▪ Contact the Social Security Administration if your Social Security card is lost or your Social Security number has been misused or stolen.

▪ Notify check verification companies if your checks have been stolen. Ask them to notify their retail partners. Cancel your existing account and request a new account.

▪ Contact your state’s Department of Motor Vehicles office if your driver’s license has been stolen or to see if another license has been issued in your name.


Check Verification Companies
TeleCheck
(800) 710-9898

Certegy, Inc.
(800) 437-5120
Federal Trade Commission
Identity Theft
(877) 438-4338
600 Pennsylvania Ave. N.W.
Washington, DC 20580
www.ftc.gov/idtheft
Social Security Administration
Office of the Inspector General
Fraud Hotline: (800) 269-0271
P.O. Box 17768
Baltimore, MD 21235
www.ssa.gov/oig
U.S. Postal Inspection Service
Mail Fraud
(800) 372-8347
222 S. Riverside Plaza, Ste. 1250
Chicago, IL 60606-6100
www.usps.com/postalinspectors/fraud
Credit Reporting Agencies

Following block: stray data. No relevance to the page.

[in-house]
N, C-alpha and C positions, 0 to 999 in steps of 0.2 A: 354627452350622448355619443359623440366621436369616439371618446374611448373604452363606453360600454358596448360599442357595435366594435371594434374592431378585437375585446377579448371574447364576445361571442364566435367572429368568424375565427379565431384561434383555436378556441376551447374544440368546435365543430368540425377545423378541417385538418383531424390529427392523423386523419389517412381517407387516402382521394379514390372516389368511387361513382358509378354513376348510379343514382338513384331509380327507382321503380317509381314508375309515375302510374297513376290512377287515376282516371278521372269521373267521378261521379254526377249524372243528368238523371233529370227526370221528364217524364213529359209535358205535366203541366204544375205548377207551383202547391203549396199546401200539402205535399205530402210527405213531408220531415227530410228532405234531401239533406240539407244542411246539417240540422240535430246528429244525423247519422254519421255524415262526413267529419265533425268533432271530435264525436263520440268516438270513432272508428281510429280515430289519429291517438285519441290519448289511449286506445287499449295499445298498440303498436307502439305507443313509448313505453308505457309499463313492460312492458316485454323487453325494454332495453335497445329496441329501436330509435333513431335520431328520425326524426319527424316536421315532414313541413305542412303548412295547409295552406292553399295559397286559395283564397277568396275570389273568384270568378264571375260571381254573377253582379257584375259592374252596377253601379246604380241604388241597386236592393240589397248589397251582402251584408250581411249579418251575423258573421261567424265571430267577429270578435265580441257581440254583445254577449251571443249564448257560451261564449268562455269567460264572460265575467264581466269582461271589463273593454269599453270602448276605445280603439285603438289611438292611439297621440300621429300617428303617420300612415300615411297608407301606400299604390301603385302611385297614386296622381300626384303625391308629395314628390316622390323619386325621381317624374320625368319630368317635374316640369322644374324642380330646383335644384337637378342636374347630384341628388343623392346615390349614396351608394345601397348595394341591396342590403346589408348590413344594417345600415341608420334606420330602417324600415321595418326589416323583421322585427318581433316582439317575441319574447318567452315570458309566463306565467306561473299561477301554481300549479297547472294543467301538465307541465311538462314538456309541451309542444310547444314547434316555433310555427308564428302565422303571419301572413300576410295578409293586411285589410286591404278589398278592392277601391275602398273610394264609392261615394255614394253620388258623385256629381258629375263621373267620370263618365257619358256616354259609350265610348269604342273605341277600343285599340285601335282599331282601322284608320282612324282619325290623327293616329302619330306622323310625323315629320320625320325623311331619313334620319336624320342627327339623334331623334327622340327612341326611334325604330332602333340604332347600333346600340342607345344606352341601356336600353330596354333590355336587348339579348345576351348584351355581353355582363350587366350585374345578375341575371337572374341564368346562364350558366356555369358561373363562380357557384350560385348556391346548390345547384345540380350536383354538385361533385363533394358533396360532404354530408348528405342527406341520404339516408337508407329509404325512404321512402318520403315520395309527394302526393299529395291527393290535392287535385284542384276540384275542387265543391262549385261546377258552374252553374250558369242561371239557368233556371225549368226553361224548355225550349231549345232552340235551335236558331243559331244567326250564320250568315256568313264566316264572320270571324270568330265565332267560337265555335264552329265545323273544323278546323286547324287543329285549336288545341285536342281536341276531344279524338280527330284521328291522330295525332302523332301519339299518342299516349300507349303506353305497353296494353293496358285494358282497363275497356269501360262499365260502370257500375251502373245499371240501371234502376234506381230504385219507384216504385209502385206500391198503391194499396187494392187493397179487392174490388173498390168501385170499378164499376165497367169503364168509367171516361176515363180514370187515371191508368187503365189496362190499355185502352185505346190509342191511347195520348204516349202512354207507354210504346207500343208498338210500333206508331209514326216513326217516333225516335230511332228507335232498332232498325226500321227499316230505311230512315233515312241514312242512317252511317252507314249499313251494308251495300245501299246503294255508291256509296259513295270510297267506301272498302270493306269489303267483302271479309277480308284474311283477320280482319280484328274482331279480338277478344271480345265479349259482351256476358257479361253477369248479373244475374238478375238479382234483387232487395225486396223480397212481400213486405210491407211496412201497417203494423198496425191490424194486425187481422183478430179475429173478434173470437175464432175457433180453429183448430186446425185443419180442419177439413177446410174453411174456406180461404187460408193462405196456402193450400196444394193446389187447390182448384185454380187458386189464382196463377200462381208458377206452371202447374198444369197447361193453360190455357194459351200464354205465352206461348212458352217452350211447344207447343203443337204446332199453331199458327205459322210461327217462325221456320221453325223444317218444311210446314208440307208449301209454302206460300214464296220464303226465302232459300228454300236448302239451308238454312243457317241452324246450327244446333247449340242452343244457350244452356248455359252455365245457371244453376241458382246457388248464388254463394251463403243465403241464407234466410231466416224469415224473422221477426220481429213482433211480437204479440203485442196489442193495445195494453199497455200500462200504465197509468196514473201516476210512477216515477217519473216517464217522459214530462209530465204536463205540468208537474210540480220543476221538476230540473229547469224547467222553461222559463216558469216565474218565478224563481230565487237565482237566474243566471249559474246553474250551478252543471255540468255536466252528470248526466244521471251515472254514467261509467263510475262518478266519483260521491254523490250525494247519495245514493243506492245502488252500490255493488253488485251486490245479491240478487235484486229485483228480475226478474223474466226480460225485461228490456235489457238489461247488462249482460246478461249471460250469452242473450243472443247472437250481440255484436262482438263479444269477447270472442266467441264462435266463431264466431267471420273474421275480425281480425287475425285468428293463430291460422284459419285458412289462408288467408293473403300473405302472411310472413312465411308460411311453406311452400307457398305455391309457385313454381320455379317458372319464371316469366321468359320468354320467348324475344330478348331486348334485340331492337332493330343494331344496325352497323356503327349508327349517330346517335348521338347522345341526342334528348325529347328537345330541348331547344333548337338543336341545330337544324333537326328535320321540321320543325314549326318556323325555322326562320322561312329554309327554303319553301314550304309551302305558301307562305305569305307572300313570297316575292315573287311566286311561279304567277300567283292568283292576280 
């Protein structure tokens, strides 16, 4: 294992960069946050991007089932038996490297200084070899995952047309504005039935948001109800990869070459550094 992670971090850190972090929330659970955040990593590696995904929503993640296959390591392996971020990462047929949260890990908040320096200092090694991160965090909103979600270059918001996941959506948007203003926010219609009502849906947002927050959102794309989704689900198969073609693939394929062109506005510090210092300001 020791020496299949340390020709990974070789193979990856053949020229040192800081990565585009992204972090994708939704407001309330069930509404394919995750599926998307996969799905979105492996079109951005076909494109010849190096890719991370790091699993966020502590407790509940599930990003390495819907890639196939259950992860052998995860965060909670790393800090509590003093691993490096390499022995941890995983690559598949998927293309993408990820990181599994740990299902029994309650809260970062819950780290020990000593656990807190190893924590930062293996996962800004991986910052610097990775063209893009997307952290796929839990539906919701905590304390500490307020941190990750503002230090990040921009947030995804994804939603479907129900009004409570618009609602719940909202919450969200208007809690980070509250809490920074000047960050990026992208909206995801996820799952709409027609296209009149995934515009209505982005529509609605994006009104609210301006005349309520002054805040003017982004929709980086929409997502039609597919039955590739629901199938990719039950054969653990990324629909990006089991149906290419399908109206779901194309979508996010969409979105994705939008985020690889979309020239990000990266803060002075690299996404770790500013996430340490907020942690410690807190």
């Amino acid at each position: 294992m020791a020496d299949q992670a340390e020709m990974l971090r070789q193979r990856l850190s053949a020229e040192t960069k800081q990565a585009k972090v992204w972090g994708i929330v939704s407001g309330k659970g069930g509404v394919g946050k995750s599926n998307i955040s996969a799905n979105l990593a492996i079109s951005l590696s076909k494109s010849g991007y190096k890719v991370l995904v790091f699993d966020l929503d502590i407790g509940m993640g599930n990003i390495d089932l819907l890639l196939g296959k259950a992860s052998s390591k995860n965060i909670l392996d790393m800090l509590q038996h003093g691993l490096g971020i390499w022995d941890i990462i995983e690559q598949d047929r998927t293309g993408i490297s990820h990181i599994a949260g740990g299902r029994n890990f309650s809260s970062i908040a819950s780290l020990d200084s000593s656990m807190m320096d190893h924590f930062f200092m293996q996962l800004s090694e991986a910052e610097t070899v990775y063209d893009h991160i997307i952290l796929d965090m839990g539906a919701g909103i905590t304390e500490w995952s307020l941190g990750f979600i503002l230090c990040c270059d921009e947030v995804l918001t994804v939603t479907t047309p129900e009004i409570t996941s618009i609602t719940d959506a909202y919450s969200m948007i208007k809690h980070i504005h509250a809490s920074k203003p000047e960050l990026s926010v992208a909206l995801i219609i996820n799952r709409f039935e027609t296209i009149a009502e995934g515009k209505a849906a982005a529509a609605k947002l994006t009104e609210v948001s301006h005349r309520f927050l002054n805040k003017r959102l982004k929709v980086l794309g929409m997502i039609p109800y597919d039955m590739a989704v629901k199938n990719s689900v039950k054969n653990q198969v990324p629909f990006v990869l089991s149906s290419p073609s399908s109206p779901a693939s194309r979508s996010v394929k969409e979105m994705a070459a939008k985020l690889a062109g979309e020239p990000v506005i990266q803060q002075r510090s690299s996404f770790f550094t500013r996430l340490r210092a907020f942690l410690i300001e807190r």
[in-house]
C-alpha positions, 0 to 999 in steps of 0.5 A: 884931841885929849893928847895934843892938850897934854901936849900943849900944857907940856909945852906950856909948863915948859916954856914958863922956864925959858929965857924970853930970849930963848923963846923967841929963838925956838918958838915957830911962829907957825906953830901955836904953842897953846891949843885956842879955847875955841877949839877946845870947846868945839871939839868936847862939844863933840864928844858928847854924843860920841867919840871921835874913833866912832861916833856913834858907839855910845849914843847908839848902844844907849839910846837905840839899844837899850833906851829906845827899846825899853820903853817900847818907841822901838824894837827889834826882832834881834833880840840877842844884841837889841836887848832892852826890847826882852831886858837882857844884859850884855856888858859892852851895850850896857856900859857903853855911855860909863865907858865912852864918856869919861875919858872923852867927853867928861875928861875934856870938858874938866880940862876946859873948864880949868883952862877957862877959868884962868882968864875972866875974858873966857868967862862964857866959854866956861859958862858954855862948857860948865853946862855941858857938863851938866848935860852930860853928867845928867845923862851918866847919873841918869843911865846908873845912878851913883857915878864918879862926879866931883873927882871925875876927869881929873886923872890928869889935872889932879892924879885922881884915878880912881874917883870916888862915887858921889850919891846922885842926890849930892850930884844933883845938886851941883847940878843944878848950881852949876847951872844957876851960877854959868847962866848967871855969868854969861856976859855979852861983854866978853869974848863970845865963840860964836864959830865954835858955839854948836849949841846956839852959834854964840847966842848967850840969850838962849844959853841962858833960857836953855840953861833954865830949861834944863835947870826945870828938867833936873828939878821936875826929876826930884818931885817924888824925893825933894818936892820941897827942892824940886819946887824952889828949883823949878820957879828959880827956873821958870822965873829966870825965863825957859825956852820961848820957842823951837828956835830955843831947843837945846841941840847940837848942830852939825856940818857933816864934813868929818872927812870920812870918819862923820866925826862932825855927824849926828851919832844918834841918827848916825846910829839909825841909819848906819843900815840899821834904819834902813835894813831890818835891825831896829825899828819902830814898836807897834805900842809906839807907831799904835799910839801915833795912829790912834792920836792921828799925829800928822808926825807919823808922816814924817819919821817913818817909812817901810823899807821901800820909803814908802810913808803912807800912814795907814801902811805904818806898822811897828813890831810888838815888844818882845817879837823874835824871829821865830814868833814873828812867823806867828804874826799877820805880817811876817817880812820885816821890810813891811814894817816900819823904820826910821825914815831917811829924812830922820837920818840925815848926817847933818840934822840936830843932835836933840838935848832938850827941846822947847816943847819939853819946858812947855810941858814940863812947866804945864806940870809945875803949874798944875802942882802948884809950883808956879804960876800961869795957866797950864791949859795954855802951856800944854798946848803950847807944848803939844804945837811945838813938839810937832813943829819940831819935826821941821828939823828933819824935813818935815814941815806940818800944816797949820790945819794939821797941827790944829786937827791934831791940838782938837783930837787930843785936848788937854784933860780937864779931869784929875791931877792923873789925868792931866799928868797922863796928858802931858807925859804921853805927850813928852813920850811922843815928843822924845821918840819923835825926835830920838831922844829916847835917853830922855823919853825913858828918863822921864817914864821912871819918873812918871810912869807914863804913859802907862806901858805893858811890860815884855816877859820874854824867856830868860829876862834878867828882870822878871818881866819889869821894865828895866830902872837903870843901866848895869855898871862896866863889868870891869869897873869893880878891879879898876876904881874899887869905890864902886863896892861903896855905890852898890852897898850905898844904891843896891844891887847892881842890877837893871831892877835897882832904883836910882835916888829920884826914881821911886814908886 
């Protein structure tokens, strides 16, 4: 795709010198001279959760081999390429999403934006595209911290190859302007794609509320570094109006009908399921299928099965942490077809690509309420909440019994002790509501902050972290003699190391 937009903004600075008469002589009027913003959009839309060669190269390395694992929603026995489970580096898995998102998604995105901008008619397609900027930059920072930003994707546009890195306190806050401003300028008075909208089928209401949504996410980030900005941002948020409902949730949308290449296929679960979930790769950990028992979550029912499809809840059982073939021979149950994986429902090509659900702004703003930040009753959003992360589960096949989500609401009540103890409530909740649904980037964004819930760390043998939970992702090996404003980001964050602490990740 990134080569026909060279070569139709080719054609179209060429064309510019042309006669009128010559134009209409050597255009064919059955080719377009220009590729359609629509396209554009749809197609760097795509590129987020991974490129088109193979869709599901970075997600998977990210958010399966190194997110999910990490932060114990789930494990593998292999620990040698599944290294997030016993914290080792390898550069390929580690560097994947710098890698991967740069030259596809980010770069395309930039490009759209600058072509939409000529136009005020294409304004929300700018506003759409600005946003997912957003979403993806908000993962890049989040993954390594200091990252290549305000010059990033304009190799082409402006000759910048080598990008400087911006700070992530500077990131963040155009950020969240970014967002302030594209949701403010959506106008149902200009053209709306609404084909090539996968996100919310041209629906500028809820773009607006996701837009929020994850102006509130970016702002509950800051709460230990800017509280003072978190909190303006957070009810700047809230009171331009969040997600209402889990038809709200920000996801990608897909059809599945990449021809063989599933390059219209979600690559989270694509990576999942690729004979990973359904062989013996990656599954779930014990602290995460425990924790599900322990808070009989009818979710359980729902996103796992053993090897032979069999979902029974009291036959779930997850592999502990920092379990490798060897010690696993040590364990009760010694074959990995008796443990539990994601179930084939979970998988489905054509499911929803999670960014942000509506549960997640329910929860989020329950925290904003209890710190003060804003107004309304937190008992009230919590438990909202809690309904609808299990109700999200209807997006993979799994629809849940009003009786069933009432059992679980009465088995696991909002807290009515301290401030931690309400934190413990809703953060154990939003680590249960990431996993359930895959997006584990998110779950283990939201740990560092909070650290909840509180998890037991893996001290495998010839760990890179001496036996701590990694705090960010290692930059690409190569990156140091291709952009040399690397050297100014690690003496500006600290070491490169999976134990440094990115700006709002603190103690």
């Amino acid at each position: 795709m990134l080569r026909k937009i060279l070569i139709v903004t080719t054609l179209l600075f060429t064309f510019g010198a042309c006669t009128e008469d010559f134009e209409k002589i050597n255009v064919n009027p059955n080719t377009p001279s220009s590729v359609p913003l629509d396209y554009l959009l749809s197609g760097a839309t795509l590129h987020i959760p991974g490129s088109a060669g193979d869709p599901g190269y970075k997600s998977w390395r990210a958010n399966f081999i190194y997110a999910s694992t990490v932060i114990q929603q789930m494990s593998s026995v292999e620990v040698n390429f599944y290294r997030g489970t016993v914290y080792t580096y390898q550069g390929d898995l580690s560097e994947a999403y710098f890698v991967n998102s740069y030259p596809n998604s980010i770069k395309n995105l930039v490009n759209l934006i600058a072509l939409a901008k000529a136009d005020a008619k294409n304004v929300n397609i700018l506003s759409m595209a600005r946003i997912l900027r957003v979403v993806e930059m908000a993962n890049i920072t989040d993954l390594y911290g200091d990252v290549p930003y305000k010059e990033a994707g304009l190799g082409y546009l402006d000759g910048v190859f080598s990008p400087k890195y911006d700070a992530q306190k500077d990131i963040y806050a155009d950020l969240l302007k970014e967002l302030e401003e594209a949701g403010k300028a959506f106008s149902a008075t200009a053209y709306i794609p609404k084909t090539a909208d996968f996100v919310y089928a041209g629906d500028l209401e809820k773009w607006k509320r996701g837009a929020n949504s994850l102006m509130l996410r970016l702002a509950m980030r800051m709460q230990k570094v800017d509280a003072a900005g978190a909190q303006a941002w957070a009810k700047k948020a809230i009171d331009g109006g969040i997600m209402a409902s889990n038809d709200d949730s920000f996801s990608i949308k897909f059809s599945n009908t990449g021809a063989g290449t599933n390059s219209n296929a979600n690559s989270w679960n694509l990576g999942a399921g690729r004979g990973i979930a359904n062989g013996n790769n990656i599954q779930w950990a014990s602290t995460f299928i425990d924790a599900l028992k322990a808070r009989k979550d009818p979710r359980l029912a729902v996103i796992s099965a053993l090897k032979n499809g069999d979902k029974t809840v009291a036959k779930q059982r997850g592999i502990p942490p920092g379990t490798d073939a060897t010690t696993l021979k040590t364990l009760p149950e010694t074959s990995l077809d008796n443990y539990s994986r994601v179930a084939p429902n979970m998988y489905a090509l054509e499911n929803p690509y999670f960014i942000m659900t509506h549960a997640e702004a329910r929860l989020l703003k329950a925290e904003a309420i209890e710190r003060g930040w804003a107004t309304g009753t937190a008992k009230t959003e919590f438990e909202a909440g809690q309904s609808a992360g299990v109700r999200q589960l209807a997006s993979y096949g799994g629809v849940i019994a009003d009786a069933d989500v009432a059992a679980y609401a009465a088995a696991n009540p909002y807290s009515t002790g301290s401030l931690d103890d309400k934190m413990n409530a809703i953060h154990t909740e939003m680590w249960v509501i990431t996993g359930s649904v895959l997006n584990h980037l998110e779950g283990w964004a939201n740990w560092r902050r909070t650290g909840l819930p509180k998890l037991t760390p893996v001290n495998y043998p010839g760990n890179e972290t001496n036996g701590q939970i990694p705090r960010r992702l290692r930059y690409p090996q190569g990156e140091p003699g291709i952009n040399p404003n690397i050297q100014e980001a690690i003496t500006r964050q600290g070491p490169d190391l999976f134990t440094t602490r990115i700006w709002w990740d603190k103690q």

Equifax Fraud Division
(800) 525-6285
P.O. Box 740241
Atlanta, GA 30374-0241
www.equifax.com
Experian Fraud Division
(888) 397-3742
P.O. Box 9532
Allen, TX 75013
www.experian.com
TransUnion Fraud Division
(800) 680-7289
P.O. Box 6790
Fullerton, CA 92834-6790
www.transunion.com
Annual Credit Report Request Services
(877) 322-8228
P.O. Box 105283
Atlanta, GA 30348
www.annualcreditreport.com

For more information on ways to protect yourself and your computer from identity thieves and what actions to take if you have become an identity theft victim, visit the Federal Deposit Insurance Corporation (FDIC) web site at www.fdic.gov/consumers/consumer/guard/index.html and click on the multimedia presentation, “Don’t be an on-line victim: How to guard against internet thieves and electronic scams.”

www.usaaedfoundation.org

Dottie Reading, Security
Prestonwood Forest Homeowners Association